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  1. #1
    Join Date
    Apr 2005
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    Bangladesh
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    * Level 1, Level 2, Level 3 - What does support levels mean?

    What does Level 1, Level 2, Level 3 support mean?

    Is there any specification on this leveling? Or any very common practice?

    Or its all about a companies internal workflow and can be totally different from company to company?
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  2. #2
    Join Date
    Jul 2003
    Location
    Goleta, CA
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    5,550
    The levels are designed to group support personnel based on their abilities and subsequently pay. Level 1 support are your phone and email ticket responders. They're the first responders and least skilled of the bunch. Level II support are expected to handle basic system administration tasks and coordinate with level I support operators to resolve customer issues. Level III is a spillover group that covers the staff trained to resolve the problems which cannot be handled by Level II support personnel. Staff in the Level III classification are generally expected to have a solid working knowledge of the companies systems and software and use that skill base in conjunction with innate problem solving skills. Level III support personnel are the last resort when confronting complex customer issues.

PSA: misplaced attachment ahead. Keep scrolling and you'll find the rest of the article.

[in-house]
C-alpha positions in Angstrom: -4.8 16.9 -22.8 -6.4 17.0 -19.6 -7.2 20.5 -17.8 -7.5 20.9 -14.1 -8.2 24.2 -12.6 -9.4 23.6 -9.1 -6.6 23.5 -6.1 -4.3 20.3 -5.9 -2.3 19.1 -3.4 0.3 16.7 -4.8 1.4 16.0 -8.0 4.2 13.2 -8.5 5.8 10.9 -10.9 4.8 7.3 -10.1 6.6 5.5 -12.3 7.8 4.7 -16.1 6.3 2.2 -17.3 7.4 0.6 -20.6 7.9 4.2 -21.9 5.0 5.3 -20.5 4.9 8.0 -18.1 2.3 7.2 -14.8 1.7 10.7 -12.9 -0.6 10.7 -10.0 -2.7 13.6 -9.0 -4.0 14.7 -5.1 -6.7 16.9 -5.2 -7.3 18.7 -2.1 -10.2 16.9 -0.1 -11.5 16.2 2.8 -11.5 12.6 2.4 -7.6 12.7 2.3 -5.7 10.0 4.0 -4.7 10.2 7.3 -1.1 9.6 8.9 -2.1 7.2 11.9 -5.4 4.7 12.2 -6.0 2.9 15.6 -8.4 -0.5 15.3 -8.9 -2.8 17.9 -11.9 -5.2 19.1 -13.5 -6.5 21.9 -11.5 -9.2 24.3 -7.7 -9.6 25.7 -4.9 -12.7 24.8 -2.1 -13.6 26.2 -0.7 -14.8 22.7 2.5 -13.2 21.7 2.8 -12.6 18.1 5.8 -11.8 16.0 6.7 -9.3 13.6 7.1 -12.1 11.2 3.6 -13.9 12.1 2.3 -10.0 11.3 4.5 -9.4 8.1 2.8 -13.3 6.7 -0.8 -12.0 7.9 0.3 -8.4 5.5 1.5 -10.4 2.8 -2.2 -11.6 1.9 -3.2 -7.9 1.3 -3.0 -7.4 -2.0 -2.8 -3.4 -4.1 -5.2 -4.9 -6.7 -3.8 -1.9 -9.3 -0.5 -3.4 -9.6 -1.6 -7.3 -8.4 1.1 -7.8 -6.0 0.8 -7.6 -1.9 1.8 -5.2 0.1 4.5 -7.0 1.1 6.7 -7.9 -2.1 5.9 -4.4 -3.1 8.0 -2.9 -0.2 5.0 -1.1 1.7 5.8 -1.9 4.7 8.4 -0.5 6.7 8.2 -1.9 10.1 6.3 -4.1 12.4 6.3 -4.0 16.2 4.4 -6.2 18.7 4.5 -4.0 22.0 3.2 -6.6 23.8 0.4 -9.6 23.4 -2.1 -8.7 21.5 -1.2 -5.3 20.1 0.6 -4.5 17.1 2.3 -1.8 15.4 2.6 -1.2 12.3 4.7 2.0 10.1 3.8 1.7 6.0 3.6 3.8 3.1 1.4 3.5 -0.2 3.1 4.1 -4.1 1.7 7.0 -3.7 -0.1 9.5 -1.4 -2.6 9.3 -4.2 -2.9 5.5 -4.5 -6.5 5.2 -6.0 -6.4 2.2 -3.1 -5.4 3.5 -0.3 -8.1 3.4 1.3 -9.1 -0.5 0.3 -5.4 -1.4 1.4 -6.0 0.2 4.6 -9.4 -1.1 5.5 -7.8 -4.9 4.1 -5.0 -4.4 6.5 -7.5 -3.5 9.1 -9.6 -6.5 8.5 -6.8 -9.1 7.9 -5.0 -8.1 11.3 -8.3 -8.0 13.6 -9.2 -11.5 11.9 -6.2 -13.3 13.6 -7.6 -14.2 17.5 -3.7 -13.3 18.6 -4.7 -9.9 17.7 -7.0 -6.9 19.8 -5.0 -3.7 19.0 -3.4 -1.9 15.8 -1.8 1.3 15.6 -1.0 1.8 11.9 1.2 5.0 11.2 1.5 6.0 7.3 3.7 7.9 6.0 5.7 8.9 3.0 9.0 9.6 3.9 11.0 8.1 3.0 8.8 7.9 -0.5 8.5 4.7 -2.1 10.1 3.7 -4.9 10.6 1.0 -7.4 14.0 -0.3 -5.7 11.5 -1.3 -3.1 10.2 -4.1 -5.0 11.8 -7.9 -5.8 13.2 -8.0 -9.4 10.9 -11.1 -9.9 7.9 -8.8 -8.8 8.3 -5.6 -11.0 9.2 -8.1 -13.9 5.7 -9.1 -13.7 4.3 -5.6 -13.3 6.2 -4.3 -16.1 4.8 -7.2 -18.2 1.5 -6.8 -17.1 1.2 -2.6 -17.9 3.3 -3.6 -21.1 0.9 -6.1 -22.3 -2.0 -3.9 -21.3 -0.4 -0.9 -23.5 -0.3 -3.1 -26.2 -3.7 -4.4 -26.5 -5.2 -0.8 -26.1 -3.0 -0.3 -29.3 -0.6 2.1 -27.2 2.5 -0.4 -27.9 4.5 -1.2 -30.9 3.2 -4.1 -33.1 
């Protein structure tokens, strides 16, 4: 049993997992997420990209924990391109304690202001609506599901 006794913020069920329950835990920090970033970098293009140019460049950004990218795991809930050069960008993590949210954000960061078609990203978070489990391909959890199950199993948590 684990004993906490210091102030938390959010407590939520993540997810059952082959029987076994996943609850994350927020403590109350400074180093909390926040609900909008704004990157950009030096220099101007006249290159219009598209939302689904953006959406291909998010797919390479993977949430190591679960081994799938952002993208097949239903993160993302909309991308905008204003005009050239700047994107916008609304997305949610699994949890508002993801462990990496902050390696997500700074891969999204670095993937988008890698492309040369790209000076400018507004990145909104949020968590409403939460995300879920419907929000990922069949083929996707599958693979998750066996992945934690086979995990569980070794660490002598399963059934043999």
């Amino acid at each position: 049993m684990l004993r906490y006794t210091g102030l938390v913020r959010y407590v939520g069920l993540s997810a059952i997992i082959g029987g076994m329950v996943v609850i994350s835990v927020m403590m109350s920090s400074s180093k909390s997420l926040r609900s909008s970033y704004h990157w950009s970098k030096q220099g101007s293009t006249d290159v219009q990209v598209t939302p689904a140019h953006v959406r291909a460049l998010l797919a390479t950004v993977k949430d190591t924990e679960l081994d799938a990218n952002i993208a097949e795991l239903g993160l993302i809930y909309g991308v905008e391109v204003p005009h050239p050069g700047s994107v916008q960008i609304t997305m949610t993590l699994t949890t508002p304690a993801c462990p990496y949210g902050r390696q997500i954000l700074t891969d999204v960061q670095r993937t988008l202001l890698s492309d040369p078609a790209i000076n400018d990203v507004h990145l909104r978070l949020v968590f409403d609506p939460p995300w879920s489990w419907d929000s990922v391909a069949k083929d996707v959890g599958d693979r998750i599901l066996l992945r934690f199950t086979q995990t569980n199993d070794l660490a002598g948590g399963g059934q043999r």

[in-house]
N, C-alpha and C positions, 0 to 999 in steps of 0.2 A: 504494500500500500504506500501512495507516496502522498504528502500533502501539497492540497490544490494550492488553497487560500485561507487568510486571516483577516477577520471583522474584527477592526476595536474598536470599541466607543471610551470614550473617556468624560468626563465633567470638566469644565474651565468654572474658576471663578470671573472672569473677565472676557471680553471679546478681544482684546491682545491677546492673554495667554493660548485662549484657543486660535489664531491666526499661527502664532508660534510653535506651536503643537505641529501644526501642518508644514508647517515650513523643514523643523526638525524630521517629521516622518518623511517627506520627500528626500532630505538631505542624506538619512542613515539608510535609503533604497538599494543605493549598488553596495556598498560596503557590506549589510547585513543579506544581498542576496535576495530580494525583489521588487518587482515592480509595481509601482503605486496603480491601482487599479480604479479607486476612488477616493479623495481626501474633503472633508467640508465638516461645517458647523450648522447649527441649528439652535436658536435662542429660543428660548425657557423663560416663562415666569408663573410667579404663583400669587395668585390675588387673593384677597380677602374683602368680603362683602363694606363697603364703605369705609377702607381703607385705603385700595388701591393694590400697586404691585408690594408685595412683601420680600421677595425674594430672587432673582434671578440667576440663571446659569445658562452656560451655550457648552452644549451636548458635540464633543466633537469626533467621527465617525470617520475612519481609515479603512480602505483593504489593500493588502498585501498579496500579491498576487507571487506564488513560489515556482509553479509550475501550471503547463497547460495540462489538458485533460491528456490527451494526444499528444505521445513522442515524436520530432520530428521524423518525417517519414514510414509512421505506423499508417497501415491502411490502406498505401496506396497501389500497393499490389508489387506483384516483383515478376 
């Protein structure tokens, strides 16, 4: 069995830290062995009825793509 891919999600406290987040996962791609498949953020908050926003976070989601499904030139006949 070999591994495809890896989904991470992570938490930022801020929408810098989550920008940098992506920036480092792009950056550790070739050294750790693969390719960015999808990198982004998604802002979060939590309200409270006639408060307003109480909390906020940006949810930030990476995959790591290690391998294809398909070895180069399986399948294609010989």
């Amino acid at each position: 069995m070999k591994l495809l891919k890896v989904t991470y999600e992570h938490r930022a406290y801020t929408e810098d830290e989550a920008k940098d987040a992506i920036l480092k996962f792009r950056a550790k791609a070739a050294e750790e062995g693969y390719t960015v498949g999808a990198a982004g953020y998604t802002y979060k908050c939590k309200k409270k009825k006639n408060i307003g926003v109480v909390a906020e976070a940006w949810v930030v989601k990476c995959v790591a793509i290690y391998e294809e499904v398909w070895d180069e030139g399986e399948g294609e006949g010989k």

Sometimes there's a level IV grouping which generally consists of senior administrators who are often called on to assess the abilities of new hires, train employees, and often report on the state of a companies IT infrastructure in addition to handling very specialized support functions.
    Last edited by cywkevin; 08-07-2007 at 02:48 AM.
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  3. #3
    Join Date
    Aug 2004
    Location
    Indiana
    Posts
    1,192
    That sounds about right - the only thing I want to add is that it's just another approach to minimizing the cost of supporting customers.